Internalized stigma of mental illness and depressive and psychotic symptoms in homeless veterans over 6 months

Internalized stigma of mental illness and depressive and psychotic symptoms in homeless veterans over 6 months

Psychiatry Research 240 (2016) 253–259 Contents lists available at ScienceDirect Psychiatry Research journal homepage: www.elsevier.com/locate/psych...

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Psychiatry Research 240 (2016) 253–259

Contents lists available at ScienceDirect

Psychiatry Research journal homepage: www.elsevier.com/locate/psychres

Internalized stigma of mental illness and depressive and psychotic symptoms in homeless veterans over 6 months Jennifer E. Boyd a,b,n, H'Sien Hayward a,c, Elena D. Bassett a, Rani Hoff d a

Mental Health Service, San Francisco VA Health Care System, San Francisco, CA, USA Department of Psychiatry, University of California San Francisco, San Francisco, CA, USA c Department of Clinical Psychology, California School of Professional Psychology, Alliant International University, San Francisco, CA, USA d Departments of Psychiatry and Epidemiology, VA North East Program Evaluation Center and Yale School of Medicine, New Haven, CT, USA b

art ic l e i nf o

a b s t r a c t

Article history: Received 12 April 2015 Received in revised form 8 February 2016 Accepted 15 April 2016

We investigated the relationship between internalized stigma of mental illness at baseline and depressive and psychotic symptoms 3 and 6 months later, controlling for baseline symptoms. Data on homeless veterans with severe mental illness (SMI) were provided by the Northeast Program Evaluation Center (NEPEC) Special Needs–Chronic Mental Illness (SN-CMI) study (Kasprow and Rosenheck, 2008). The study used the Internalized Stigma of Mental Illness (ISMI) scale to measure internalized stigma at baseline and the Symptom Checklist-90-R (SCL-90-R) to measure depressive and psychotic symptoms at baseline and 3 and 6 month follow-ups. Higher levels of internalized stigma were associated with greater levels of depressive and psychotic symptoms 3 and 6 months later, even controlling for symptoms at baseline. Alienation and Discrimination Experience were the subscales most strongly associated with symptoms. Exploratory analyses of individual items yielded further insight into characteristics of potentially successful interventions that could be studied. Overall, our findings show that homeless veterans with SMI experiencing higher levels of internalized stigma are likely to experience more depression and psychosis over time. This quasi-experimental study replicates and extends findings of other studies and has implications for future controlled research into the potential long-term effects of antistigma interventions on mental health recovery. Published by Elsevier Ireland Ltd.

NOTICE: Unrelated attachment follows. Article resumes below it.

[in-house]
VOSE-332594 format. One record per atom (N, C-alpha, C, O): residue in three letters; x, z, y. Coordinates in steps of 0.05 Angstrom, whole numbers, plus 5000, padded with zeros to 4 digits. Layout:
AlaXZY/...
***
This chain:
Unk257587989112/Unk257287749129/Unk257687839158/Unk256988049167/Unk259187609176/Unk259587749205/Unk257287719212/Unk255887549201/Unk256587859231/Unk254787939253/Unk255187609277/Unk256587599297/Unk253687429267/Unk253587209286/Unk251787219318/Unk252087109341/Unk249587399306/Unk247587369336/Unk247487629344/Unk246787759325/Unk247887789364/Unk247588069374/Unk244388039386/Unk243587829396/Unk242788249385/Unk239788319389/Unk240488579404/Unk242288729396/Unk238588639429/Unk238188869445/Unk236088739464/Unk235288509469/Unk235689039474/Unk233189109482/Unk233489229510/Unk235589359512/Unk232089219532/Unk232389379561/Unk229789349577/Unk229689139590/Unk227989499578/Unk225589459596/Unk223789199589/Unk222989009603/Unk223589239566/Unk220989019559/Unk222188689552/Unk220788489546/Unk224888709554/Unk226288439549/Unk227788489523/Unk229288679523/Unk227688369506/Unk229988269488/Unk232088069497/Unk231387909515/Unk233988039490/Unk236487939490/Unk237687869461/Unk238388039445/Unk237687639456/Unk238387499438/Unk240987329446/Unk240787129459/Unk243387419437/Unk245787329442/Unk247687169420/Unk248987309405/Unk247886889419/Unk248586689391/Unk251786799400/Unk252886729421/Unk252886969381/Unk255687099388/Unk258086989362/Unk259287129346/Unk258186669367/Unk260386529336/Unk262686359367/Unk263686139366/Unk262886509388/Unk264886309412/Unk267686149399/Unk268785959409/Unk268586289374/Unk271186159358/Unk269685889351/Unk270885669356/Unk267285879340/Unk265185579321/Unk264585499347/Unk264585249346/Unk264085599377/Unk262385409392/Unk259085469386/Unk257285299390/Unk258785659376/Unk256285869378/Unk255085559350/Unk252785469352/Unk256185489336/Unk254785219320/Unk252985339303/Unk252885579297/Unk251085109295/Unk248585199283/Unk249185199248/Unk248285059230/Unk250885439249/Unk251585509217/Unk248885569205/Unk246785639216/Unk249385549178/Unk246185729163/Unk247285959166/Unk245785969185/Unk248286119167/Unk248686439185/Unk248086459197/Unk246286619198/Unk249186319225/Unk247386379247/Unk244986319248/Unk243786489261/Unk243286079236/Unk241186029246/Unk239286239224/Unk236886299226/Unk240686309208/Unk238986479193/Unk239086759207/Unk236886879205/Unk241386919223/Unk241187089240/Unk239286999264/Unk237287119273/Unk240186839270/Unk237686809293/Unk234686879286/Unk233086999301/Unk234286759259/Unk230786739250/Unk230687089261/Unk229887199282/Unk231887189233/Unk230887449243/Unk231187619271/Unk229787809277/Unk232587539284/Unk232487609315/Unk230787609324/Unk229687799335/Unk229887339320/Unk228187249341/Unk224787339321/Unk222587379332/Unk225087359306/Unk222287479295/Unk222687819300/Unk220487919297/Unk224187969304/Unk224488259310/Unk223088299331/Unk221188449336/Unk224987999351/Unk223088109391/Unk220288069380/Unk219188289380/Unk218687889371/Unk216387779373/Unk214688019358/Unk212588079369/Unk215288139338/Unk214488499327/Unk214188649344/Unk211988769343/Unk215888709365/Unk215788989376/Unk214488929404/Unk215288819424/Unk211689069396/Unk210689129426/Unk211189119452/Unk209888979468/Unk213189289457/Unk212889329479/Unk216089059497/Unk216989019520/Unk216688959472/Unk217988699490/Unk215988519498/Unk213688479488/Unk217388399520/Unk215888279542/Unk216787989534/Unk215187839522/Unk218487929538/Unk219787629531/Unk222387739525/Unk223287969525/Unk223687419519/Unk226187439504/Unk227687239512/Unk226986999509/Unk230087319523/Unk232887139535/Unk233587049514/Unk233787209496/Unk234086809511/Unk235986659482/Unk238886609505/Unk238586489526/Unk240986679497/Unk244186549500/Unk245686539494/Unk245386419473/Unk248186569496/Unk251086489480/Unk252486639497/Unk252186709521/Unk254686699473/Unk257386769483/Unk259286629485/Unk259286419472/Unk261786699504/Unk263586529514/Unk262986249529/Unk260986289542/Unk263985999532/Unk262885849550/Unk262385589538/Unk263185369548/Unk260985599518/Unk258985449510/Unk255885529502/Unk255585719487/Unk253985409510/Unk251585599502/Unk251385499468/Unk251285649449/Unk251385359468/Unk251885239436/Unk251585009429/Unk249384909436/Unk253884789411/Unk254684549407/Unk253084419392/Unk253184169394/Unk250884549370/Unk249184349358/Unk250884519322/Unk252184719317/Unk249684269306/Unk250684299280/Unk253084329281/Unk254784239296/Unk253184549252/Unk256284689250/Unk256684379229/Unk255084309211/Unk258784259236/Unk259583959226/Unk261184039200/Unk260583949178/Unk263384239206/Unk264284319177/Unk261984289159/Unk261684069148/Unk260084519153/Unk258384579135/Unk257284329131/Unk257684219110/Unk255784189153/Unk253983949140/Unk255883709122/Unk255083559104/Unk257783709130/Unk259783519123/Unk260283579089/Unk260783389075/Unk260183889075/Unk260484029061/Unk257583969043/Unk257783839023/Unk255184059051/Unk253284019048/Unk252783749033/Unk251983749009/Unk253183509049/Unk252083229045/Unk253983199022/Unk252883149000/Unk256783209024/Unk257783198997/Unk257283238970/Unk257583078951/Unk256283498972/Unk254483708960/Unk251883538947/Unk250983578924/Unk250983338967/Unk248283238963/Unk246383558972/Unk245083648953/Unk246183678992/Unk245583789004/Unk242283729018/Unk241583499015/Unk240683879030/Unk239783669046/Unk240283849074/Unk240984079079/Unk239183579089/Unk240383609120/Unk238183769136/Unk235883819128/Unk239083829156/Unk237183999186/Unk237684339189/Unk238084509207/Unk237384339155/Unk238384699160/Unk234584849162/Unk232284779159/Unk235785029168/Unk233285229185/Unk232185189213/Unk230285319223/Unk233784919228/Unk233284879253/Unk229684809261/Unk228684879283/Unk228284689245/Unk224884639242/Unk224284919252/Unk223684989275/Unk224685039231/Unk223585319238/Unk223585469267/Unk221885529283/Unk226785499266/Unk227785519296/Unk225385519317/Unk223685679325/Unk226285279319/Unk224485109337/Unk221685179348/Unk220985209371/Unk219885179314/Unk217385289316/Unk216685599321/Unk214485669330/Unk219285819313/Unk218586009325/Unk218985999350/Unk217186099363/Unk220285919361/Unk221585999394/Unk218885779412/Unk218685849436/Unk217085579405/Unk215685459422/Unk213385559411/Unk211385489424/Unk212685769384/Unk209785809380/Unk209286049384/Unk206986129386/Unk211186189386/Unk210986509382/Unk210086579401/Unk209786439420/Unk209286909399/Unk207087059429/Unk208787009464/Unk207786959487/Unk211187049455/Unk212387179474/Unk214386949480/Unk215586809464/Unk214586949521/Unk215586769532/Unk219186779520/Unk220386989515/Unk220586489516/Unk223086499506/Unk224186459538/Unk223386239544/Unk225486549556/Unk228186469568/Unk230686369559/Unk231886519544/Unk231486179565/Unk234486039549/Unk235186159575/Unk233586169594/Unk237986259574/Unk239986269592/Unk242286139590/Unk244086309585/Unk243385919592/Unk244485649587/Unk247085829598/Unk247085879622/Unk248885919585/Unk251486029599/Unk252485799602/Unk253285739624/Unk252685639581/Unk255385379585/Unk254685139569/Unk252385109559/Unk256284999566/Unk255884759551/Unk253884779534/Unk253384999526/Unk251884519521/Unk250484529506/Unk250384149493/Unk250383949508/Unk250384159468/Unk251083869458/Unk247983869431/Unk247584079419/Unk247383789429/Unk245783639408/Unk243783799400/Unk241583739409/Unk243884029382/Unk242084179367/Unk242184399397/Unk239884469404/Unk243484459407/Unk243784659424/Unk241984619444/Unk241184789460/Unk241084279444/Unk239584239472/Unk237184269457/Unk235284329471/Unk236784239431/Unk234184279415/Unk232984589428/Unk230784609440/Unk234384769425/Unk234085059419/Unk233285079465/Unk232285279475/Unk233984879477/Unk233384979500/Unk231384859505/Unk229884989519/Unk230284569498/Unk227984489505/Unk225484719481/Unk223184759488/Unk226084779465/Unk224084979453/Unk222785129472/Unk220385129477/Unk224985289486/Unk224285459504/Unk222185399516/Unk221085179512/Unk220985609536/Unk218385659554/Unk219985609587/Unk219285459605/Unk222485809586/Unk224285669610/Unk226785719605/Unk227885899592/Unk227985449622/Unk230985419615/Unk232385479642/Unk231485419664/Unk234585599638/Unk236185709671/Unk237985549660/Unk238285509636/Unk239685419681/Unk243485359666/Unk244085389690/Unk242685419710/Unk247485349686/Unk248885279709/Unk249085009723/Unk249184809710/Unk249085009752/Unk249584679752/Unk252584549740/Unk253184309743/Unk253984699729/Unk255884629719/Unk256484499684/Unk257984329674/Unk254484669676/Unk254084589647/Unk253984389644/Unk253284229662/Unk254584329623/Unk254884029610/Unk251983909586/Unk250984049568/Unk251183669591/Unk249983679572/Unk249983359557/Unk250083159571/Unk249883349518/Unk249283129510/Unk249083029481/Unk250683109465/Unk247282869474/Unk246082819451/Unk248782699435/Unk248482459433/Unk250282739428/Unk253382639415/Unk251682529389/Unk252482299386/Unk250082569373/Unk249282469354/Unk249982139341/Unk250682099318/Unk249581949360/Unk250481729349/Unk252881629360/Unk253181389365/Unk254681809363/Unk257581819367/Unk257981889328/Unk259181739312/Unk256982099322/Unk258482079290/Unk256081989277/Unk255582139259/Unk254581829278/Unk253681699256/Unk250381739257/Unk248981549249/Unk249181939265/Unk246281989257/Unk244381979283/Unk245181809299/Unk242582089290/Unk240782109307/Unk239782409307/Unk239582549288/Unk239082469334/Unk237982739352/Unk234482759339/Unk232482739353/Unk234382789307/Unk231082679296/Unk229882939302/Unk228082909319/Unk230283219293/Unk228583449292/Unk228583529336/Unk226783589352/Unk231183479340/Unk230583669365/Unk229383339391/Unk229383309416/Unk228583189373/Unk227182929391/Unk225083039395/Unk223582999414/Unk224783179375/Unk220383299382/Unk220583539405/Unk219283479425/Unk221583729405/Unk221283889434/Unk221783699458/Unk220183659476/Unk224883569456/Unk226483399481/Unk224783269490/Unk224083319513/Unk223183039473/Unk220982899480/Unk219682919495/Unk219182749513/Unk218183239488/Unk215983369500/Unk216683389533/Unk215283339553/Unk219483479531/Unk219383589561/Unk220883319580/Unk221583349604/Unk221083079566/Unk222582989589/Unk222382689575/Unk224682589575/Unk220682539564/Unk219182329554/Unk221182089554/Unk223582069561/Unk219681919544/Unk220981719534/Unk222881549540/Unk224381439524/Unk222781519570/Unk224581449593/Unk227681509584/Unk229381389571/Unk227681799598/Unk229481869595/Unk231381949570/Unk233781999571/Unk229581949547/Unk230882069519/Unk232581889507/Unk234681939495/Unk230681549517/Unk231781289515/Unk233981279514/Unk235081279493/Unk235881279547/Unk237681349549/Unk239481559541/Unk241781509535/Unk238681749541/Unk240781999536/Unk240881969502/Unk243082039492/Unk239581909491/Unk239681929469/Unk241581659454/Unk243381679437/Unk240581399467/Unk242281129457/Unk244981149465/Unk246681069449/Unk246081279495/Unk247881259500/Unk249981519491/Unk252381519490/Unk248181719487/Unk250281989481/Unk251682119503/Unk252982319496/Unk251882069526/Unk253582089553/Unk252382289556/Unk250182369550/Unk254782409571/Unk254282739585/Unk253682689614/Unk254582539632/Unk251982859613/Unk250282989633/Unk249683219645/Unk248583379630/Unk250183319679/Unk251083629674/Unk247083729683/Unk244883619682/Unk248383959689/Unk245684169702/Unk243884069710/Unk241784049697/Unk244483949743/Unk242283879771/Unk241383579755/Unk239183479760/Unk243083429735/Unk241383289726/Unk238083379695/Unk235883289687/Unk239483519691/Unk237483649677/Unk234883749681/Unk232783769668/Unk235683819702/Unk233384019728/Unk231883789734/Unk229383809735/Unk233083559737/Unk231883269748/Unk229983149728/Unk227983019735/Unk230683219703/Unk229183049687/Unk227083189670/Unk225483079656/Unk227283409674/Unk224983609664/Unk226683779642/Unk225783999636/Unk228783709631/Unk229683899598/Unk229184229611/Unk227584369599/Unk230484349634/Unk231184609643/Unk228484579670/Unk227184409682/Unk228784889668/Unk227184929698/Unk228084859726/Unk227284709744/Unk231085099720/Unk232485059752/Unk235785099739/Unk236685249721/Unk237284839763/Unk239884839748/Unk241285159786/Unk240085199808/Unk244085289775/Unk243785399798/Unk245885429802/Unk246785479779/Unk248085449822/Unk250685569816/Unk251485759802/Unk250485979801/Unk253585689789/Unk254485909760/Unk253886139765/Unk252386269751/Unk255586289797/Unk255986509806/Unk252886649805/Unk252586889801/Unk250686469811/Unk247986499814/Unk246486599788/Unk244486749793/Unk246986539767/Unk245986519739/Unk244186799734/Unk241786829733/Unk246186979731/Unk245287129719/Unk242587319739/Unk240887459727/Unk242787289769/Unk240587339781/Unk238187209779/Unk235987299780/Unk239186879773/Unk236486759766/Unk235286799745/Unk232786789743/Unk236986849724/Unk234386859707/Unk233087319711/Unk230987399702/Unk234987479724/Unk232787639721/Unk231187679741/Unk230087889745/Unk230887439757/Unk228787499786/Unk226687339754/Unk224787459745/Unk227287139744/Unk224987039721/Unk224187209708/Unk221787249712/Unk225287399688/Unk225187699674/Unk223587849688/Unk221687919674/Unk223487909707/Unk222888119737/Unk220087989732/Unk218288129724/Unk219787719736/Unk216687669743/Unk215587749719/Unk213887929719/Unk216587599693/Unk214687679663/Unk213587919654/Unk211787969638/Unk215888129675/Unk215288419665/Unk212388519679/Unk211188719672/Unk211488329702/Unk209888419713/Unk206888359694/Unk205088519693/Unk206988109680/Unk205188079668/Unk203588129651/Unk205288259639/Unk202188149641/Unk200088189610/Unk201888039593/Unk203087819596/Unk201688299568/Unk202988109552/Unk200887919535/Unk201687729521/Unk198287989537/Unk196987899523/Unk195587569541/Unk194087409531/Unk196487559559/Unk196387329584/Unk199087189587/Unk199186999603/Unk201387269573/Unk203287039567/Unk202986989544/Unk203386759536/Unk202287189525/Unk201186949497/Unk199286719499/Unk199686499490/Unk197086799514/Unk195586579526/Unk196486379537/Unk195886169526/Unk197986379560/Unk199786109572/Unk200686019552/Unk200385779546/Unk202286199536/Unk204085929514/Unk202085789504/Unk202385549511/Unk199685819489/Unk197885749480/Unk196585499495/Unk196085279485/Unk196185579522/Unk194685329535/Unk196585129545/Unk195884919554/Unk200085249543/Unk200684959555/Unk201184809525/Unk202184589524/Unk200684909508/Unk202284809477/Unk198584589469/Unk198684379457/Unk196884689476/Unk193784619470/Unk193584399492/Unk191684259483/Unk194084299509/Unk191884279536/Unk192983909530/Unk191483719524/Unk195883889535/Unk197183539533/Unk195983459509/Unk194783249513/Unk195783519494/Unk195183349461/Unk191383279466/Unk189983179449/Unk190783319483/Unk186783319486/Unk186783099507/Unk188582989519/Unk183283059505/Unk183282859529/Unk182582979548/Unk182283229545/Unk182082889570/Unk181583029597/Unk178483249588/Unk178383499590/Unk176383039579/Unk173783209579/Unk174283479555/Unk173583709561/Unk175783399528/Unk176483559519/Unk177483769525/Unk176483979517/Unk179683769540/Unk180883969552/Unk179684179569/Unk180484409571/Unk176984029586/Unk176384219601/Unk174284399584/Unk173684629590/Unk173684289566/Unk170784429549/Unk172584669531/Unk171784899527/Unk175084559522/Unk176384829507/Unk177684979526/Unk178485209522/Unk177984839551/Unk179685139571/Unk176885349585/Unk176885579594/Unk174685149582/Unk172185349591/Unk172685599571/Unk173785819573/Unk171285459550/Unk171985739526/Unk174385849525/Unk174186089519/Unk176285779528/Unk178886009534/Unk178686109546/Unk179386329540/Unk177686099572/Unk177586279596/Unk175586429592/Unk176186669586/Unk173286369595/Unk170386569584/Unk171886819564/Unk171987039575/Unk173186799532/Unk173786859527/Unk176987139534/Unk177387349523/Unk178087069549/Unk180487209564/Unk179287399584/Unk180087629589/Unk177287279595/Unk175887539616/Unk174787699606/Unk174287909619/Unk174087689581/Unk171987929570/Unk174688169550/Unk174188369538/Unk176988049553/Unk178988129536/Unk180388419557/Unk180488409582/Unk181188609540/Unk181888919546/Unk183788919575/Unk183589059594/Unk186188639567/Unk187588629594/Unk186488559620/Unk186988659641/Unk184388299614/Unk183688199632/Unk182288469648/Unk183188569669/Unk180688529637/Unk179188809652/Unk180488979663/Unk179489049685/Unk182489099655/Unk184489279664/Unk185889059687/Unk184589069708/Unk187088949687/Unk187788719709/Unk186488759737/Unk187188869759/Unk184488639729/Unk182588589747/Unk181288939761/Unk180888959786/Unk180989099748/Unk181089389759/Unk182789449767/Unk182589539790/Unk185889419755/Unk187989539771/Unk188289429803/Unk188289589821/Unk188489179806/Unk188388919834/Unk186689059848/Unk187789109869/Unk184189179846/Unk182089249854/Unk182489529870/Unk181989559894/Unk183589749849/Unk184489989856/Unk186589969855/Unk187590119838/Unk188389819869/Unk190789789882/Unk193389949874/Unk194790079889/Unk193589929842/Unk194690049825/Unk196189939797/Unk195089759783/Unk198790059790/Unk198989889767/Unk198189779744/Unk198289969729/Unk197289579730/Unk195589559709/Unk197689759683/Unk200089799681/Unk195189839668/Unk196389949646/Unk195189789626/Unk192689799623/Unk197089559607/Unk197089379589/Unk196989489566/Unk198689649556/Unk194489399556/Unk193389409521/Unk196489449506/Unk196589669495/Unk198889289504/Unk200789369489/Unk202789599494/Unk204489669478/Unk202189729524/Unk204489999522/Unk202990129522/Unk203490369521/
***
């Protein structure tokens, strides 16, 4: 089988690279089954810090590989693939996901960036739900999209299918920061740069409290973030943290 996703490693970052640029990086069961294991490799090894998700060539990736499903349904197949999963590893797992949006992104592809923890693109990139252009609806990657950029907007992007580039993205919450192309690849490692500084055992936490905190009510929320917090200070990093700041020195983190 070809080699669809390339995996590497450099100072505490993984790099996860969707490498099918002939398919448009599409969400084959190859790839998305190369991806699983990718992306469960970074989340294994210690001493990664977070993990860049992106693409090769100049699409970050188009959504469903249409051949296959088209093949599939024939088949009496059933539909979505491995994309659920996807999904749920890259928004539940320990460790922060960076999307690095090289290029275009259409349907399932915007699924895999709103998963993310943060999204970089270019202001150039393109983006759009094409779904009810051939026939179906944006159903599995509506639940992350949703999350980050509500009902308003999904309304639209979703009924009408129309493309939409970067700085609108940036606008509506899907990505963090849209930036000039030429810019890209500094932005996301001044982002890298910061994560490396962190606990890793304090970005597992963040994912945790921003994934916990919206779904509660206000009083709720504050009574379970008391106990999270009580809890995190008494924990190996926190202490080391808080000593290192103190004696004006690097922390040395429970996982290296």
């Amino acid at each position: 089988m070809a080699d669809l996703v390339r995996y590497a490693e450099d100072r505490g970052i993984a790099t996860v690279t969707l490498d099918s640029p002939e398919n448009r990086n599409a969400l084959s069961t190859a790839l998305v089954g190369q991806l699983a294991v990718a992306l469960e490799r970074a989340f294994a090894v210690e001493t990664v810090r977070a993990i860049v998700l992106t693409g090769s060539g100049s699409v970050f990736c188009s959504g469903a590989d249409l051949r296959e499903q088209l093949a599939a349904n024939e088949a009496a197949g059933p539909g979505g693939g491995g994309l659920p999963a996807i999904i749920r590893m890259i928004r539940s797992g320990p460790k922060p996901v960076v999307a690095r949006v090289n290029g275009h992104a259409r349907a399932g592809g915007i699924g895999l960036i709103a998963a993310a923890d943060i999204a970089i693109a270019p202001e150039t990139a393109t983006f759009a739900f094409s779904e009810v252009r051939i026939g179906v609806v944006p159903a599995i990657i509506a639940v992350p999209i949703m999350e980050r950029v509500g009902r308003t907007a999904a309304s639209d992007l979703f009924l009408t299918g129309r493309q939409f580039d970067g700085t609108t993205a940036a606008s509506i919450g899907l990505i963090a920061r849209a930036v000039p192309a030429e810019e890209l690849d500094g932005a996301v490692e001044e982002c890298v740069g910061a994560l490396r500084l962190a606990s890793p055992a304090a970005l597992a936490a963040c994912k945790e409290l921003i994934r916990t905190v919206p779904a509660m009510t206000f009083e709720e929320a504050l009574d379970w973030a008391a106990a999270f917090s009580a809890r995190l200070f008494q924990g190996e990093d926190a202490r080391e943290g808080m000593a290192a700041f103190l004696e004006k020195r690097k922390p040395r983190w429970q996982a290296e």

Keywords: Internalized stigma of mental illness Veterans Depression Psychosis

1. Introduction Internalized stigma (also known as self-stigma) is the psychological point of impact of stigma in society, in which people with mental illness absorb the negative stereotypes, biases and assumptions about mental illness that are present in society, and apply them to themselves (Link et al., 1989; Corrigan and Watson, 2002). Internalized stigma has been associated, for example, with lower levels of hope, self-esteem, empowerment, treatment adherence, and recovery orientation, as well as higher levels of psychiatric symptoms (Livingston and Boyd, 2010; Drapalski et al., 2013; Boyd et al., 2014). People with mental illness are affected by internalized stigma in many countries around the world. Indeed, the internalized stigma of mental illness has been deemed relevant and studied productively in a wide variety of cultural settings across the globe, such as in Austria (Sibitz et al., 2011), Canada (Michalak et al., n Corresponding author at: Mental Health Service, San Francisco VA Health Care System, San Francisco, CA, USA. E-mail addresses: [email protected], [email protected] (J.E. Boyd).

http://dx.doi.org/10.1016/j.psychres.2016.04.035 0165-1781/Published by Elsevier Ireland Ltd.